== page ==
Epic-sized VC rounds were plentiful in greentech in 2012.

But energy generation, fuel, and automotive markets have proven challenging investment sectors for the VC asset class. Some of these large rounds flowed into startups that are long-in-tooth yet still not on a path to profitability. 

Global cleantech investment dropped to $1.6 billion in the second quarter of 2012, down 14 percent from the first quarter, according to the Cleantech Group. Green VC investment stood at $1.6 billion in the third quarter, level with the second quarter’s tally. Deal count is down. Cleantech Group is projecting 2012 will end up seeing $6.8 billion in green VC, a 28 percent decline from $9.4 billion in 2011. 

With that as a backdrop, it turns out that greentech dominated in the large-size VC deal department in 2012 -- five of the ten largest VC deals sent later-stage funds to cleantech startups. Here's the list:

1. GreatPoint Energy: GreatPoint, a small firm, received a $420 million investment from Wanxiang for a minority stake in the coal-to-natural-gas firm as part of a bigger deal involving construction in China. Wanxiang is China's largest maker of auto parts and a major supplier to Ford and General Motors. (There was some hesitancy including GreatPoint on this list, as Wanxiang is not exactly a VC investor, but GreatPoint is certainly a VC-funded startup.)

Call it a strategic investment from Wanxiang, the new owner of auctioned battery maker A123. GreatPoint has also received VC investment from KPCB, DFJ, Khosla Ventures, Citi Capital Advisors, Peabody Energy, ATV, SunCor and AES.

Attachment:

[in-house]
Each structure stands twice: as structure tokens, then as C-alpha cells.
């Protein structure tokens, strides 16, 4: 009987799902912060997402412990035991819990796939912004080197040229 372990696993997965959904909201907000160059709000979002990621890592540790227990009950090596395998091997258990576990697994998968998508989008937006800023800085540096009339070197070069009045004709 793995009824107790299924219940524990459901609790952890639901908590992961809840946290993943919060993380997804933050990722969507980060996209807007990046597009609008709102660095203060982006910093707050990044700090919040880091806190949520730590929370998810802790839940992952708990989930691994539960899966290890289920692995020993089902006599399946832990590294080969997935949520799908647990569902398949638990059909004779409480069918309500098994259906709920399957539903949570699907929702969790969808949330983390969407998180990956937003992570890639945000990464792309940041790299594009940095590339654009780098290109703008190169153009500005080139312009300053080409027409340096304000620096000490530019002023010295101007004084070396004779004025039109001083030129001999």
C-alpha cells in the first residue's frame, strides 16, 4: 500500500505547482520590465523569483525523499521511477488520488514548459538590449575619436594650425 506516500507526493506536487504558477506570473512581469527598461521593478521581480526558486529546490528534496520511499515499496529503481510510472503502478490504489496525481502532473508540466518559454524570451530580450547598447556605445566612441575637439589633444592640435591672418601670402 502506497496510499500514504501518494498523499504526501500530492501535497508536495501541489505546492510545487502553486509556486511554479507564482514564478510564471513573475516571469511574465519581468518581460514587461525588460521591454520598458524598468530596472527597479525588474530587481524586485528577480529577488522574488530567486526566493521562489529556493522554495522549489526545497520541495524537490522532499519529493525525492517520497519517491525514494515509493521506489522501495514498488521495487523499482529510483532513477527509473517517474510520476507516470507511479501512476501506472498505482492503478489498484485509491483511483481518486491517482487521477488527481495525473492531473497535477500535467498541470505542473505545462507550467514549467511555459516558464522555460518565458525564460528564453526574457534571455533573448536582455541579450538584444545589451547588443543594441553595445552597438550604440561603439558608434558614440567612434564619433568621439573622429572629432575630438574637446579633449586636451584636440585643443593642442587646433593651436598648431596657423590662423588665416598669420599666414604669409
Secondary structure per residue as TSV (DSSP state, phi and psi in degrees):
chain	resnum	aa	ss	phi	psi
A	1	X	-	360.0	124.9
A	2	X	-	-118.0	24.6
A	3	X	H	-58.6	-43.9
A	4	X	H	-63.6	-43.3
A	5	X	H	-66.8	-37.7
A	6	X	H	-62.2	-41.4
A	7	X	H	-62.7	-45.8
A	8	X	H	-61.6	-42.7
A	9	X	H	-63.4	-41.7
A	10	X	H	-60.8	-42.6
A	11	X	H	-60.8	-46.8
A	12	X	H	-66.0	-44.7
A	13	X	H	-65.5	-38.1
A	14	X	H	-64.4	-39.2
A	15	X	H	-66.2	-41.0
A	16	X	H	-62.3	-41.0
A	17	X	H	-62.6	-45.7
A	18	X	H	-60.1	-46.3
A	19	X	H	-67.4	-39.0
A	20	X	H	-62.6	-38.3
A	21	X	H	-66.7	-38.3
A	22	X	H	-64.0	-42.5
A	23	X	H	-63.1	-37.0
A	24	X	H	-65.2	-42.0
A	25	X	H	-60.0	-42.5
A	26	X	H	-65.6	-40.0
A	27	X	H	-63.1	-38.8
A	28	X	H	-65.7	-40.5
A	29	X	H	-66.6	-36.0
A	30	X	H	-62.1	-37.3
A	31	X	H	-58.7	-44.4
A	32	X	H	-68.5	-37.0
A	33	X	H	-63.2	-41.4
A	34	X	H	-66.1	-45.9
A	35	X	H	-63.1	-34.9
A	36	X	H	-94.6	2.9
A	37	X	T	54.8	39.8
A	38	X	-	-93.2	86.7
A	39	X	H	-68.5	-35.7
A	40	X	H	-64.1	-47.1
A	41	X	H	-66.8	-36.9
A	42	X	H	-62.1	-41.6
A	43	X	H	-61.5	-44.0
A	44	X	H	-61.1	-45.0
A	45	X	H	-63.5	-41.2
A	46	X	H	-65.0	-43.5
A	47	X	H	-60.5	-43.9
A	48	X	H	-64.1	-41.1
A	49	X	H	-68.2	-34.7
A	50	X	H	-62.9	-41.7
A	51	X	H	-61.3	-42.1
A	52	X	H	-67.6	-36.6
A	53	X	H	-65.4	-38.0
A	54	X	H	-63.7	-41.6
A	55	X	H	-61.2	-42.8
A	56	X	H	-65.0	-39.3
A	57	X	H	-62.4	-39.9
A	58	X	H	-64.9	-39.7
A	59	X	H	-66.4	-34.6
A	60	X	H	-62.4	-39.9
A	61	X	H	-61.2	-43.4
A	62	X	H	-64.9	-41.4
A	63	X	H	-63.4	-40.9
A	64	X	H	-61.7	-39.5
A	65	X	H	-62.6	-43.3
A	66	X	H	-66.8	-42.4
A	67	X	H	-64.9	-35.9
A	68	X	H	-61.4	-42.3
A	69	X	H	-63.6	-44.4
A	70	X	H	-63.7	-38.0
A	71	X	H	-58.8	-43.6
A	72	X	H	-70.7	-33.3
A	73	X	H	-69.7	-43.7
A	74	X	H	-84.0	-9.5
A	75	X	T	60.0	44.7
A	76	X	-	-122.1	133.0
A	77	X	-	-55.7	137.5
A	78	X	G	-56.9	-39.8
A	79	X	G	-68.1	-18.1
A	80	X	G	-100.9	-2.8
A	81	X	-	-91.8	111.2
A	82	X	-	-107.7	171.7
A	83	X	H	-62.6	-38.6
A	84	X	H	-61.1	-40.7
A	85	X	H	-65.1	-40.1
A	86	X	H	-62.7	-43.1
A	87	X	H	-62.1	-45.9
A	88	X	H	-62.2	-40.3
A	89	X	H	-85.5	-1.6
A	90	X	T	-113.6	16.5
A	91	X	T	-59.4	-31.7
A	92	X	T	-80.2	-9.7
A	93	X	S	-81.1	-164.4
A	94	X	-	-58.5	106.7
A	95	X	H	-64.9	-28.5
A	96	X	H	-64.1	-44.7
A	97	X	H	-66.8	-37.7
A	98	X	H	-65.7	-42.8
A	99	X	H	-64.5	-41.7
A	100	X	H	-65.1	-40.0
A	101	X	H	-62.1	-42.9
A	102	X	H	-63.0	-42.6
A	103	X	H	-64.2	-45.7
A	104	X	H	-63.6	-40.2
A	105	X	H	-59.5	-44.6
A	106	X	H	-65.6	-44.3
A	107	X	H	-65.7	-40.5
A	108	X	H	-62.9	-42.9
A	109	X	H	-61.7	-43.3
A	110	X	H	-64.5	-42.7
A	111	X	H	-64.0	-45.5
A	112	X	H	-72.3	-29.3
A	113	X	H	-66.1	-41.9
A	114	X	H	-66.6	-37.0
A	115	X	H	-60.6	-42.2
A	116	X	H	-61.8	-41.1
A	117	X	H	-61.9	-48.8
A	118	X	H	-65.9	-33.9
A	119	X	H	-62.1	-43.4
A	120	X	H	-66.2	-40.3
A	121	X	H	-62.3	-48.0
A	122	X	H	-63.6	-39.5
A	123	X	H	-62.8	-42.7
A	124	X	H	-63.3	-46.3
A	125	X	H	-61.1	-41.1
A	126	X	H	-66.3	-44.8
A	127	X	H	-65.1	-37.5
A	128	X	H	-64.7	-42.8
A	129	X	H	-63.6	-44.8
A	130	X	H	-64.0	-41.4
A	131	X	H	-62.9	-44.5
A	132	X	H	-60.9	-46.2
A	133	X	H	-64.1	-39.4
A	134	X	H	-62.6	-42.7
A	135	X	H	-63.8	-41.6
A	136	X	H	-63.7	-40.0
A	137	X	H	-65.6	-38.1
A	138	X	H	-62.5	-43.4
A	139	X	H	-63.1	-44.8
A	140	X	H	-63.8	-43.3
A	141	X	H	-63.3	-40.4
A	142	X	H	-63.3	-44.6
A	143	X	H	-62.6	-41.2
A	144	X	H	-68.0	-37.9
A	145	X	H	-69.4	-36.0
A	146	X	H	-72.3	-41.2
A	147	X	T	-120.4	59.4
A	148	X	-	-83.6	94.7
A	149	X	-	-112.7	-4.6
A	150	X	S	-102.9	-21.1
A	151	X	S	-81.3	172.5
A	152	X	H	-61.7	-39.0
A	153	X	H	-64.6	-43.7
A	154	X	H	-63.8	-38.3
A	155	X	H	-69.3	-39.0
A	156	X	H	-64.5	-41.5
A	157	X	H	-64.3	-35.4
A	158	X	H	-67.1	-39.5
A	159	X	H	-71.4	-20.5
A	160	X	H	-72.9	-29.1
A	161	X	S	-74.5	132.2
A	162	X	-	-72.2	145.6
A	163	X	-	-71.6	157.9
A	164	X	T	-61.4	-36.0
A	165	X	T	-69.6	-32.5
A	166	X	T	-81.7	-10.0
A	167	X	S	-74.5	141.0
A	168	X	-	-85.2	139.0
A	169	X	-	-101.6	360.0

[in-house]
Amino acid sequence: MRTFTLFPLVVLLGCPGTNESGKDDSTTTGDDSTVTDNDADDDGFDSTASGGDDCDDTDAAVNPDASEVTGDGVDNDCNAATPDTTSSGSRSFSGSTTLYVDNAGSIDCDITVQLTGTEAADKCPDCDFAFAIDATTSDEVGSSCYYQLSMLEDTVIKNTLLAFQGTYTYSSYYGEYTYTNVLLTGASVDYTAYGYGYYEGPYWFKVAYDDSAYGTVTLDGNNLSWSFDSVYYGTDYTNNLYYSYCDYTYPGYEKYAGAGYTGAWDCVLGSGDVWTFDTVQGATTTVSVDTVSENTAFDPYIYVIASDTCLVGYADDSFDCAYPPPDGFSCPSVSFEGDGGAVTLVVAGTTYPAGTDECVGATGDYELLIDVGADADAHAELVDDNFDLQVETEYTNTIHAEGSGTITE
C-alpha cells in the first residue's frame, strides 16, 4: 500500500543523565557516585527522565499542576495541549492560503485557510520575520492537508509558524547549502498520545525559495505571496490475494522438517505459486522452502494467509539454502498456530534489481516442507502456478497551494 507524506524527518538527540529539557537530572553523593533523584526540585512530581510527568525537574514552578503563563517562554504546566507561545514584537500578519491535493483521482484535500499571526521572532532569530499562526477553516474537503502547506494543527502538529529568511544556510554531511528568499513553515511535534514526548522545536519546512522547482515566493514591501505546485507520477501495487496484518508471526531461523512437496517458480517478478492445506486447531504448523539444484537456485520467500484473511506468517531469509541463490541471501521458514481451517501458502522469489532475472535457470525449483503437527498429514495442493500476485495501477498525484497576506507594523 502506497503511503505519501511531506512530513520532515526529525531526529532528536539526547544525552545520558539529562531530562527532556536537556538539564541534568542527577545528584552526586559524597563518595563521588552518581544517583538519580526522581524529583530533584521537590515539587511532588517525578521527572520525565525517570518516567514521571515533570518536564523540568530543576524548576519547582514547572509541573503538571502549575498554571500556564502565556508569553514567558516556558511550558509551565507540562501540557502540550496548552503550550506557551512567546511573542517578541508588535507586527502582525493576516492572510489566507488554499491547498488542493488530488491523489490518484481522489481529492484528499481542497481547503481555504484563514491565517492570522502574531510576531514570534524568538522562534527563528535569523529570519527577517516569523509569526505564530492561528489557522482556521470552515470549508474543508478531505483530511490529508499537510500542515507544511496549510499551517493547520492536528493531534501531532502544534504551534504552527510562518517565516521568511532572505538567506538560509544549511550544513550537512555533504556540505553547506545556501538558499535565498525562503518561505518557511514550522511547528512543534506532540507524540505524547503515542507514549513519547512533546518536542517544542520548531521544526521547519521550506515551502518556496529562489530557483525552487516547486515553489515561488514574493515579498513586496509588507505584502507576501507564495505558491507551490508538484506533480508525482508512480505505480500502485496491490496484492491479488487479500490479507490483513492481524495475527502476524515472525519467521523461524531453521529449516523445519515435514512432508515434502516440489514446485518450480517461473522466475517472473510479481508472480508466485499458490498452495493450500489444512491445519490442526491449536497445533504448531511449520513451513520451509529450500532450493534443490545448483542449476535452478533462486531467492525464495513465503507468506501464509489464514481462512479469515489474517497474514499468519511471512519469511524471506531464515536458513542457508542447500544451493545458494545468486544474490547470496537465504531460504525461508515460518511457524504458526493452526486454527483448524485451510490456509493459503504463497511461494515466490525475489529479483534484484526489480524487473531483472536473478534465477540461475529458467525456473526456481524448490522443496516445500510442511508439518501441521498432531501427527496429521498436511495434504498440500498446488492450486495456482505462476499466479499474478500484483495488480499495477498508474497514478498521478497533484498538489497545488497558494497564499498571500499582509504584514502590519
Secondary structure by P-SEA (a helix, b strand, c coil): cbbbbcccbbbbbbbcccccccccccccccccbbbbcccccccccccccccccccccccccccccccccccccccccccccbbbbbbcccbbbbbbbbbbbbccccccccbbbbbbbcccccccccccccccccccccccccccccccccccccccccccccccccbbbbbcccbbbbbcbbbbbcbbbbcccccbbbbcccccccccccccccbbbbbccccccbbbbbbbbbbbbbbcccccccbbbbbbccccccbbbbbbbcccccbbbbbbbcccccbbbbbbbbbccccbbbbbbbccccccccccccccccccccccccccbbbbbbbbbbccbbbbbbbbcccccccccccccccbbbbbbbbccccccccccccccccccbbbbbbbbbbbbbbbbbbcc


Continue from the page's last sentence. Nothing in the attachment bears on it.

2. Fisker Automotive: Fisker raised $380 million from KPCB, NEA, Advanced Equities, et al. for a total of more than $1.2 billion. First quarter saw $129 million raised with $147 million in the second quarter, according to VentureBeat. The firm raised $103 million of a $150 million round from Advanced Equities in the third quarter, according to this SEC filing.

It has been a tumultuous year for the light-green luxury auto maker with recalls, fires, floods, and supplier issues.

3. Sapphire Energy: Sapphire hopes to produce drop-in fuels generated from genetically modified algae in open ponds at an economically attractive price. The firm's $139 million round from ARCH Venture Partners, Monsanto, and Venrock expands production at the firm's New Mexico site and brings its VC funding total to near $300 million.